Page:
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Why Real ID Is Causing Real Confusion

Officials have delayed the deadline for when a regular driver’s license won’t be enough to fly

Kansas Real ID

AP

En español | The U.S. government has delayed the Oct. 1, 2020, deadline for Real ID, one of the accepted forms of identification travelers will need to use in place of a regular driver’s license to get through airport security under the federal Real ID law. The new deadline is Oct. 1, 2021.

“At a time when we’re asking Americans to maintain social distancing, we do [not] want to require people to go with their local DMV,” President Donald Trump said.  

Many states’ in-person DMV services have been suspended due to the coronavirus, so state lawmakers have lobbied hard to delay the implementation. Officials have also been alarmed that even a few months ago most Americans still hadn’t acquired a Real ID. In January, the U.S. Department of  Homeland Security (DHS) announced that, according to reports from the states, “95 million Real-ID-compliant driver’s licenses and ID cards (34 percent) out of 276 million total cards” had been issued. Roadblocks have included confusing paperwork requirements, privacy concerns and (a big one) the failure of some states to issue the new cards.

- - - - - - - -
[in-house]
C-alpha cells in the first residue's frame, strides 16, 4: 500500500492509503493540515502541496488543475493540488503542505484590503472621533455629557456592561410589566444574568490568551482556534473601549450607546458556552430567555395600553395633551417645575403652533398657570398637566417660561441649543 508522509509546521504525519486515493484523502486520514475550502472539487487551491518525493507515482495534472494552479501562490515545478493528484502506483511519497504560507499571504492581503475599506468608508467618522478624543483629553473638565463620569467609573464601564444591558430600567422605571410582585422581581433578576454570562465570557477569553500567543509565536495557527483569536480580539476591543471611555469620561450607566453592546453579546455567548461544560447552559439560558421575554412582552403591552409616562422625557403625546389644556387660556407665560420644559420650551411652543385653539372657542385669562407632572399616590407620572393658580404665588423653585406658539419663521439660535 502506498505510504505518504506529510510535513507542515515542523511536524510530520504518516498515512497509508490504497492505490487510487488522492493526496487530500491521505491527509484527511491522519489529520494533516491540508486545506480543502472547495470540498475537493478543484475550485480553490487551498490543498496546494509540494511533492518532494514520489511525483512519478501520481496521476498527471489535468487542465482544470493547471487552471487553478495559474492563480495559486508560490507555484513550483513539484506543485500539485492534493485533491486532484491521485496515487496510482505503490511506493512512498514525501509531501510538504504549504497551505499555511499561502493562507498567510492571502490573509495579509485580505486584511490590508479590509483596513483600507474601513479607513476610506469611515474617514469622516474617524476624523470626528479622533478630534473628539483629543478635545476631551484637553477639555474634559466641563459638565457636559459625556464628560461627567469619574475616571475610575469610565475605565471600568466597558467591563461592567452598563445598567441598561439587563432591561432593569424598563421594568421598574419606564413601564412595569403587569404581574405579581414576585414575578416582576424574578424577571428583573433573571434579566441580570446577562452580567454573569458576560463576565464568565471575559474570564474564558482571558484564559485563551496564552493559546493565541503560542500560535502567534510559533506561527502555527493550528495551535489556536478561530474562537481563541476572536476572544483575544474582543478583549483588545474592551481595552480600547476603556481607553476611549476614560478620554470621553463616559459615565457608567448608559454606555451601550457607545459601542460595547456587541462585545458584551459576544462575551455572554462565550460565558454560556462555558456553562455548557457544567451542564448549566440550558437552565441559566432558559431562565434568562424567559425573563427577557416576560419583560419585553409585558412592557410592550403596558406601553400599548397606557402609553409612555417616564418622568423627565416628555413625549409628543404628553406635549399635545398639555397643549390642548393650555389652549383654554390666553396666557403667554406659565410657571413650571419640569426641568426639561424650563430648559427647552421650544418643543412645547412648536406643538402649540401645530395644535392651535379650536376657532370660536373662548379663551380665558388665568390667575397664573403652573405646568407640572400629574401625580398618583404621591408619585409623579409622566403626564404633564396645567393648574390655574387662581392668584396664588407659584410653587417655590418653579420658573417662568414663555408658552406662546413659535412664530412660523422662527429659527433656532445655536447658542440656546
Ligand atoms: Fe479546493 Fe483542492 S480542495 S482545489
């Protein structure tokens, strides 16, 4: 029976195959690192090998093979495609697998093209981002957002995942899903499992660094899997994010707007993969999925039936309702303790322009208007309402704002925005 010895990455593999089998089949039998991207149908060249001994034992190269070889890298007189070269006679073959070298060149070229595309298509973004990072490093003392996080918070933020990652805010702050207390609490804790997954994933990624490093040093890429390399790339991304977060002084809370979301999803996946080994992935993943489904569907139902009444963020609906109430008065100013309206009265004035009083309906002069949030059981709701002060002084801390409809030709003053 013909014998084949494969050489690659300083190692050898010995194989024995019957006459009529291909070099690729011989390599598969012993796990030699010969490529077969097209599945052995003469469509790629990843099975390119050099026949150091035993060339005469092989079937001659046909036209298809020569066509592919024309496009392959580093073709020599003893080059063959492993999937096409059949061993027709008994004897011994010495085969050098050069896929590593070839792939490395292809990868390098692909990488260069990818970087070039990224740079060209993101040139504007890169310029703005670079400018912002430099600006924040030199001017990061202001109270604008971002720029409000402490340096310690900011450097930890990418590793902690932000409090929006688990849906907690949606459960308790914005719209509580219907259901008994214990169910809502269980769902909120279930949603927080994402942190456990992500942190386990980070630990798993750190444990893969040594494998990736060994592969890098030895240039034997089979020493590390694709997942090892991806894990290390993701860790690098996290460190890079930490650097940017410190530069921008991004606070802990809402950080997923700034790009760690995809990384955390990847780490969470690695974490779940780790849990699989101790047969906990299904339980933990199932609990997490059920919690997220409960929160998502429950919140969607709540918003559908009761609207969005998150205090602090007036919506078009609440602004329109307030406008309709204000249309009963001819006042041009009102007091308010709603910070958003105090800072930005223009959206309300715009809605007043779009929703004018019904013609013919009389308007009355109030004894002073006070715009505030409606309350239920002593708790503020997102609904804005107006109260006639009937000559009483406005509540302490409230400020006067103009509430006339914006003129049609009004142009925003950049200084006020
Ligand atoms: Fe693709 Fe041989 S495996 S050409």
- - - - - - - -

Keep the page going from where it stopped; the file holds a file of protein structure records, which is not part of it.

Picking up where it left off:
Conceived as part of 2005 legislation in the wake of the 9/11 terrorist attacks, the Real ID law requires people to show security-enhanced IDs to pass through airport security checkpoints or to enter certain federal facilities, such as military bases, once the regulations begin to be enforced. Travelers will also be able to use passports or certain other federal documents as an alternative to a Real ID.

Sometimes called the Star Card, because most states are marking their Real ID cards with a gold or black star in the top right corner, it also must include an encoded “machine readable zone,” like a passport’s, with a person’s scannable information. Many state driver’s licenses already have this feature. The key thing that makes the card special is that the federal government requires you to provide certain identifying documentation to obtain one from your state.

Because each state has been handling the new requirements differently, it helps to understand a few basics about the cards:

• To get a Real ID, you need to present documents to your motor vehicle department proving your age and identity, Social Security number and address. That generally means bringing a birth certificate or passport, a Social Security card or tax form such as a W-2, and two proofs of address. If you’ve changed your name through marriage, you’ll need a marriage certificate.

• Although the Real ID is also a driver’s license, the old-style driver’s license is still lawful for driving and still available as an option in many states. Some, such as Arizona and Kentucky, are trying to make this clear by calling the Real ID a “Voluntary Traveler ID.”

You will also be able to use passports or certain other federal documents as an alternative to a Real ID.